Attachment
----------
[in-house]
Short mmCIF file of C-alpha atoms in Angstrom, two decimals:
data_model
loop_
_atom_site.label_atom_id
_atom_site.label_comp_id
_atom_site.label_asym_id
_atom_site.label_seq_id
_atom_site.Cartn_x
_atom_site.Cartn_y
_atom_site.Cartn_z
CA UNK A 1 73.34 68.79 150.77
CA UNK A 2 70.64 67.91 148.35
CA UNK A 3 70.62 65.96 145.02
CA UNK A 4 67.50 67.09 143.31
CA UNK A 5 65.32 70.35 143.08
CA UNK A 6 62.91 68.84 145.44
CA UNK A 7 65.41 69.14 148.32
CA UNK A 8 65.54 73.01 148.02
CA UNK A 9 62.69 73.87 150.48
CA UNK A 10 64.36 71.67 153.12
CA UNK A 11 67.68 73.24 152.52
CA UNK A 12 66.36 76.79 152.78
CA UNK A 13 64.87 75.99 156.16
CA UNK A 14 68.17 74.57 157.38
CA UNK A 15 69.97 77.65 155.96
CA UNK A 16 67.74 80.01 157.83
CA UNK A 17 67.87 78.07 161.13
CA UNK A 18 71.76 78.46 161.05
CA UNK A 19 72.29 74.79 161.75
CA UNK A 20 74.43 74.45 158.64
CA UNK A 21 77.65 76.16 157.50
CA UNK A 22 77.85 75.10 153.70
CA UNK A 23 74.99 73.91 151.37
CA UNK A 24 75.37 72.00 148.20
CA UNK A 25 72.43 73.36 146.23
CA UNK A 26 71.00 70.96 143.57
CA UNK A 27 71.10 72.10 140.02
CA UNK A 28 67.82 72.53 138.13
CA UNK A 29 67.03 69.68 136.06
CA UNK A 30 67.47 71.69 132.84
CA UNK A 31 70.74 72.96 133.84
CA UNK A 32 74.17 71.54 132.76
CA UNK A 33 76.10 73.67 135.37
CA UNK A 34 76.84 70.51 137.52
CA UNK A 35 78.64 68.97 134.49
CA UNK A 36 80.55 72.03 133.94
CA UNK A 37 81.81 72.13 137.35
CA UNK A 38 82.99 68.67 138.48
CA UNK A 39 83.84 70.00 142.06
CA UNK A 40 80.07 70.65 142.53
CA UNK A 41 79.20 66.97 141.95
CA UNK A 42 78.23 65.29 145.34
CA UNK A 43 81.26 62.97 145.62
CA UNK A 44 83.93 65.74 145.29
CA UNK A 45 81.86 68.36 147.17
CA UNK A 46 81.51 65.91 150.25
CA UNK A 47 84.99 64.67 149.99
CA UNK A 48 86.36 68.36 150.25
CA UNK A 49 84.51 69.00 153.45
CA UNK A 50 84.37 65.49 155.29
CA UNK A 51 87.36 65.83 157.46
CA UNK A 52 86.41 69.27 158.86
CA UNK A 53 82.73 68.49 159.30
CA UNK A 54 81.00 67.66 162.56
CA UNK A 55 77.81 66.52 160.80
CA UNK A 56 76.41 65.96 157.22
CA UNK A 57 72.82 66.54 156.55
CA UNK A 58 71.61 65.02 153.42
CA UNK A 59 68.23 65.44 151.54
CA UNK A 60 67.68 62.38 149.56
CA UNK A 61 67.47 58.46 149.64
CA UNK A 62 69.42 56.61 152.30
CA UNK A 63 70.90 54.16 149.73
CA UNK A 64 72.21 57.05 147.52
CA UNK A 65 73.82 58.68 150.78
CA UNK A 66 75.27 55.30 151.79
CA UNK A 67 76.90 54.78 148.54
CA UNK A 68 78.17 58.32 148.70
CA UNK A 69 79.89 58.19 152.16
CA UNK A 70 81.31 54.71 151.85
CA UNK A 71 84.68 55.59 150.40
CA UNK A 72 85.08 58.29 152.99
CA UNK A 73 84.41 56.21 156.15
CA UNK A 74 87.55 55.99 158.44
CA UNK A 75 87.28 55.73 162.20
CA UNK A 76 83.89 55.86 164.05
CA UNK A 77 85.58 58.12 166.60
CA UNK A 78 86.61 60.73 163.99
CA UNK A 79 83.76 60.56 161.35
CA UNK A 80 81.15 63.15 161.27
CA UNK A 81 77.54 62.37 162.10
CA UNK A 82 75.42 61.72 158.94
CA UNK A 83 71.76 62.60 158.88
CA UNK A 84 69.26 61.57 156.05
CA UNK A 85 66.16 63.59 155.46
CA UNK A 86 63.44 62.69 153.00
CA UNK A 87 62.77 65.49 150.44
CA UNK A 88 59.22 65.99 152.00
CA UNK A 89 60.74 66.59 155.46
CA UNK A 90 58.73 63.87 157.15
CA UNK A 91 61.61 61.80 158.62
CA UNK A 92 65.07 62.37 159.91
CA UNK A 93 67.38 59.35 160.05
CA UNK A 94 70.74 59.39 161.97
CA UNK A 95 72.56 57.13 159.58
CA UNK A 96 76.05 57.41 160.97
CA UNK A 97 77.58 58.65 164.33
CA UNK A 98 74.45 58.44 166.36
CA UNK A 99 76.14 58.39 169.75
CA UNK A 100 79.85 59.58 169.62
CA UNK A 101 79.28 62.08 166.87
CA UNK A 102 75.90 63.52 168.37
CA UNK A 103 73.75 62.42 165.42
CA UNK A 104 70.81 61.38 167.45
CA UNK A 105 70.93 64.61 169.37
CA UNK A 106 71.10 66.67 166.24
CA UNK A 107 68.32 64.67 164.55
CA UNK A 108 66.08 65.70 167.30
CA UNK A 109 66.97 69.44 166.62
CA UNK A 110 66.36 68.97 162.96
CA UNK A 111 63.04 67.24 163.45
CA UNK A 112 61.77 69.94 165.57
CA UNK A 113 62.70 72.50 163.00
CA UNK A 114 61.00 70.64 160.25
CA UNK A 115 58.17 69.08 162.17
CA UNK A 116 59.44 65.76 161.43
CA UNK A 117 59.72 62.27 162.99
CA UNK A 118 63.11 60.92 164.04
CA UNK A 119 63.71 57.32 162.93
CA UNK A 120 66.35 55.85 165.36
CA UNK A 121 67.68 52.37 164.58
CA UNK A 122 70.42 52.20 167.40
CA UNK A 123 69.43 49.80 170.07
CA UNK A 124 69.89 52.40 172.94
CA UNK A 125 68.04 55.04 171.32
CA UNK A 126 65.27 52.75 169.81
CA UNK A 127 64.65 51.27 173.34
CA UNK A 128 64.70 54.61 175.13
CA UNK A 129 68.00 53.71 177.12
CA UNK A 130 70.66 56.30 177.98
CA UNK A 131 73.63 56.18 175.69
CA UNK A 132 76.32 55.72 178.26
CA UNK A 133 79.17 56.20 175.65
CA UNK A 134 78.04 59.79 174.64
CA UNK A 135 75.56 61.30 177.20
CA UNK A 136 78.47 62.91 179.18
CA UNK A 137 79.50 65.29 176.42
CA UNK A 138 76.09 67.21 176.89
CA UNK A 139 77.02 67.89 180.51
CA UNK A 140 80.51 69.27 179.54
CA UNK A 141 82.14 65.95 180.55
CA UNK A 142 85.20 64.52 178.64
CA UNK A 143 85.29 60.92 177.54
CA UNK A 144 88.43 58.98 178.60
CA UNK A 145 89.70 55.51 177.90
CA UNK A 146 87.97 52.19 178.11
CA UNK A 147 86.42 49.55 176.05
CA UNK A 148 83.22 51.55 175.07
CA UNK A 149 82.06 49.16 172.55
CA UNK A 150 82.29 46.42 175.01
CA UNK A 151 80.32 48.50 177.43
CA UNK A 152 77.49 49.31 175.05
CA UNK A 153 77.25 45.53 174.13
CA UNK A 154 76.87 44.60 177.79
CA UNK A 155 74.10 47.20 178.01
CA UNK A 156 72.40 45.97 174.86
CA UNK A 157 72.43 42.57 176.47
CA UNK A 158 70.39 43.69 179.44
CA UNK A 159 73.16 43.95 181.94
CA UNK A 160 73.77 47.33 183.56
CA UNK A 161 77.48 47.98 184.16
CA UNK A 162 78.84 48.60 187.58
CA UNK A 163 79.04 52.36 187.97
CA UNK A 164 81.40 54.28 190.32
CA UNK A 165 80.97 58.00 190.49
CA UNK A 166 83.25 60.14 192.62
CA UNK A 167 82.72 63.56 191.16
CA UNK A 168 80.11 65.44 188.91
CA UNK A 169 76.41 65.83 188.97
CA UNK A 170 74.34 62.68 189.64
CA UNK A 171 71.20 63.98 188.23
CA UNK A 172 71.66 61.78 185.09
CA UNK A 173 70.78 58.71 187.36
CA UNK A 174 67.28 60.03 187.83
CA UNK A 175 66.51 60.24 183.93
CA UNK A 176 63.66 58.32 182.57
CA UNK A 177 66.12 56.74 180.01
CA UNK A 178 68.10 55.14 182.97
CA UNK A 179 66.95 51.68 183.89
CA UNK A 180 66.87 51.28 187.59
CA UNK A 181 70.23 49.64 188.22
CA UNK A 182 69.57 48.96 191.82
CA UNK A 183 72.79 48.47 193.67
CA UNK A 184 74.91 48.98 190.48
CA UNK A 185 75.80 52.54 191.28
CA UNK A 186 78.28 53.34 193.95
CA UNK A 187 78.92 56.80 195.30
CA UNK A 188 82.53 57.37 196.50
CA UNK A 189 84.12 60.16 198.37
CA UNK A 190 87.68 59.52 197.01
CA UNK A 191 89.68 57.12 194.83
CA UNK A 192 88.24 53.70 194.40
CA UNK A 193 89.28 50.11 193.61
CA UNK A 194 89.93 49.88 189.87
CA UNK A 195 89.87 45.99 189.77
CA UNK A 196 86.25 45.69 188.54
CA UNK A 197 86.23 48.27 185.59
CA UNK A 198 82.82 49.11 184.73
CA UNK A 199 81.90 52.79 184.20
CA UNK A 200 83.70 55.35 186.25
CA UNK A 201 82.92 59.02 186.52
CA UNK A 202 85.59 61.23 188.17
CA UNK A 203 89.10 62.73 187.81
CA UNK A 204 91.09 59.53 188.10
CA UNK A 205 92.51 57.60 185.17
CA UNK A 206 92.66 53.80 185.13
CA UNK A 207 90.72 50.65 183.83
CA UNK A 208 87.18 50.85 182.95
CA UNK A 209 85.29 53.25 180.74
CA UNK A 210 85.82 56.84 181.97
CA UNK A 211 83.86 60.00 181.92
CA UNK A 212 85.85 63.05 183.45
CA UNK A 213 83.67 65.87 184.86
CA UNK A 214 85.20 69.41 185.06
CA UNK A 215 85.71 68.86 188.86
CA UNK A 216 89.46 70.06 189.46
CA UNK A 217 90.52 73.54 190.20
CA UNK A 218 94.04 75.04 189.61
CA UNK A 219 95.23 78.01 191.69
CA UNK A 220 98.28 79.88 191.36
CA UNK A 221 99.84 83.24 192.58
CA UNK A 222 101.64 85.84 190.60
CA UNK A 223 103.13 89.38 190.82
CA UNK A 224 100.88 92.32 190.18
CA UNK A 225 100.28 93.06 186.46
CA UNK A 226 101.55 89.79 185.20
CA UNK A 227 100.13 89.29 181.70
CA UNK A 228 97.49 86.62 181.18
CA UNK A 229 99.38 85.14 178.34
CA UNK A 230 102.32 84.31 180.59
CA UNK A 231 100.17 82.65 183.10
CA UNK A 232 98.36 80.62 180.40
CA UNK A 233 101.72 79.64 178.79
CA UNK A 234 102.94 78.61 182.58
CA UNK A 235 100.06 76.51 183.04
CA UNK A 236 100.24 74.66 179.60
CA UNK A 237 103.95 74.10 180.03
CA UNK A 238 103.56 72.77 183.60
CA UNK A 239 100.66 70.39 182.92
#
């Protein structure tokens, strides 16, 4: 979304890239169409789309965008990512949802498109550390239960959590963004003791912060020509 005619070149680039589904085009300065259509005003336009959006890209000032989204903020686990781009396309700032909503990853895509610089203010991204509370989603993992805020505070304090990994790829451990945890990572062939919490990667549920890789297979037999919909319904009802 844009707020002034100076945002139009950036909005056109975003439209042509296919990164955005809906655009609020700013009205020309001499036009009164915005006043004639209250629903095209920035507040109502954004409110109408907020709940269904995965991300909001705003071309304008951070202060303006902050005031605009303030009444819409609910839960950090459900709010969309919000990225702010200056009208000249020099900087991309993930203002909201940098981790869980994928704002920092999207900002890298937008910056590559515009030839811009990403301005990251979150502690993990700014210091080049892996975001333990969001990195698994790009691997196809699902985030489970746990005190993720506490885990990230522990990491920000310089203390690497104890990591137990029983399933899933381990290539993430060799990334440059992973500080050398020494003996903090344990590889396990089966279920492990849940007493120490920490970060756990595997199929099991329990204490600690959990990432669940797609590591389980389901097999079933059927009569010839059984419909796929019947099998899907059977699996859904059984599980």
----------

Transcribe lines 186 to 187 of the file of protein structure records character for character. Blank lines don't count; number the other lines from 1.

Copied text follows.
CA UNK A 175 66.51 60.24 183.93
CA UNK A 176 63.66 58.32 182.57